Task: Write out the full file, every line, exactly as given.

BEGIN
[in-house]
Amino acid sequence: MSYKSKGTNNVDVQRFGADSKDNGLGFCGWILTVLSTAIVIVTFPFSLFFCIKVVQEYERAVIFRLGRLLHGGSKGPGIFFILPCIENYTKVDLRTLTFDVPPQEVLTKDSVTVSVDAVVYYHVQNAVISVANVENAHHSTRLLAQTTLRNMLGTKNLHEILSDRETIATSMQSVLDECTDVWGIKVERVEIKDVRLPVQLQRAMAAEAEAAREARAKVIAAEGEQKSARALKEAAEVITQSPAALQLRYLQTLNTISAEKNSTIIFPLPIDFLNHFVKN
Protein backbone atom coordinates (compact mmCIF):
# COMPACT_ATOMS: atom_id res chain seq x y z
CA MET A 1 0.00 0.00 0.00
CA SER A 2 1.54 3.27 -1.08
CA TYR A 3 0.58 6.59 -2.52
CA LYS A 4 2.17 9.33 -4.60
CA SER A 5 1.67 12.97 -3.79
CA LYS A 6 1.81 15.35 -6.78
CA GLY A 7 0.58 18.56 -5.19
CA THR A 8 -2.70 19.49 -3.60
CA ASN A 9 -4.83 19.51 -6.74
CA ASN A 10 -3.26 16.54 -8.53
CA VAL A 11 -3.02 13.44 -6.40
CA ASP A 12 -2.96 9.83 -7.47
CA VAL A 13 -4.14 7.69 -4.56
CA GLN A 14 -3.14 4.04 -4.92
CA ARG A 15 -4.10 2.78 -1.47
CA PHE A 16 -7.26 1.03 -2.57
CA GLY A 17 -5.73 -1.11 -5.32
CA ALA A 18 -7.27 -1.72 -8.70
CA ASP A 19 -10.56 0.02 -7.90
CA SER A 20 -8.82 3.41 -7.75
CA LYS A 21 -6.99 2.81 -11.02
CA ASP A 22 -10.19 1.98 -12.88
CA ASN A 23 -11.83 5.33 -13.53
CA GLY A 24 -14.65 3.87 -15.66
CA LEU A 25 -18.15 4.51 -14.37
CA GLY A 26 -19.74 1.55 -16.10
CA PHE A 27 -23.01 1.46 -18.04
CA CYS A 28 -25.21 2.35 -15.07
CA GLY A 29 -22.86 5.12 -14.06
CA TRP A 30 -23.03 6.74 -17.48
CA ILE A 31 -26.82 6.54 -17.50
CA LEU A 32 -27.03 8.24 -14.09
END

[in-house]
Amino acid sequence: MSYKSKGTNNVDVQRFGADSKDNGLGFCGWILTVLSTAIVIVTFPFSLFFCIKVVQEYERAVIFRLGRLLHGGSKGPGIFFILPCIENYTKVDLRTLTFDVPPQEVLTKDSVTVSVDAVVYYHVQNAVISVANVENAHHSTRLLAQTTLRNMLGTKNLHEILSDRETIATSMQSVLDECTDVWGIKVERVEIKDVRLPVQLQRAMAAEAEAAREARAKVIAAEGEQKSARALKEAAEVITQSPAALQLRYLQTLNTISAEKNSTIIFPLPIDFLNHFVKN
Protein backbone atom coordinates (compact mmCIF):
# COMPACT_ATOMS: atom_id res chain seq x y z
CA MET A 1 0.00 0.00 0.00
CA SER A 2 1.54 3.27 -1.08
CA TYR A 3 0.58 6.59 -2.52
CA LYS A 4 2.17 9.33 -4.60
CA SER A 5 1.67 12.97 -3.79
CA LYS A 6 1.81 15.35 -6.78
CA GLY A 7 0.58 18.56 -5.19
CA THR A 8 -2.70 19.49 -3.60
CA ASN A 9 -4.83 19.51 -6.74
CA ASN A 10 -3.26 16.54 -8.53
CA VAL A 11 -3.02 13.44 -6.40
CA ASP A 12 -2.96 9.83 -7.47
CA VAL A 13 -4.14 7.69 -4.56
CA GLN A 14 -3.14 4.04 -4.92
CA ARG A 15 -4.10 2.78 -1.47
CA PHE A 16 -7.26 1.03 -2.57
CA GLY A 17 -5.73 -1.11 -5.32
CA ALA A 18 -7.27 -1.72 -8.70
CA ASP A 19 -10.56 0.02 -7.90
CA SER A 20 -8.82 3.41 -7.75
CA LYS A 21 -6.99 2.81 -11.02
CA ASP A 22 -10.19 1.98 -12.88
CA ASN A 23 -11.83 5.33 -13.53
CA GLY A 24 -14.65 3.87 -15.66
CA LEU A 25 -18.15 4.51 -14.37
CA GLY A 26 -19.74 1.55 -16.10
CA PHE A 27 -23.01 1.46 -18.04
CA CYS A 28 -25.21 2.35 -15.07
CA GLY A 29 -22.86 5.12 -14.06
CA TRP A 30 -23.03 6.74 -17.48
CA ILE A 31 -26.82 6.54 -17.50
CA LEU A 32 -27.03 8.24 -14.09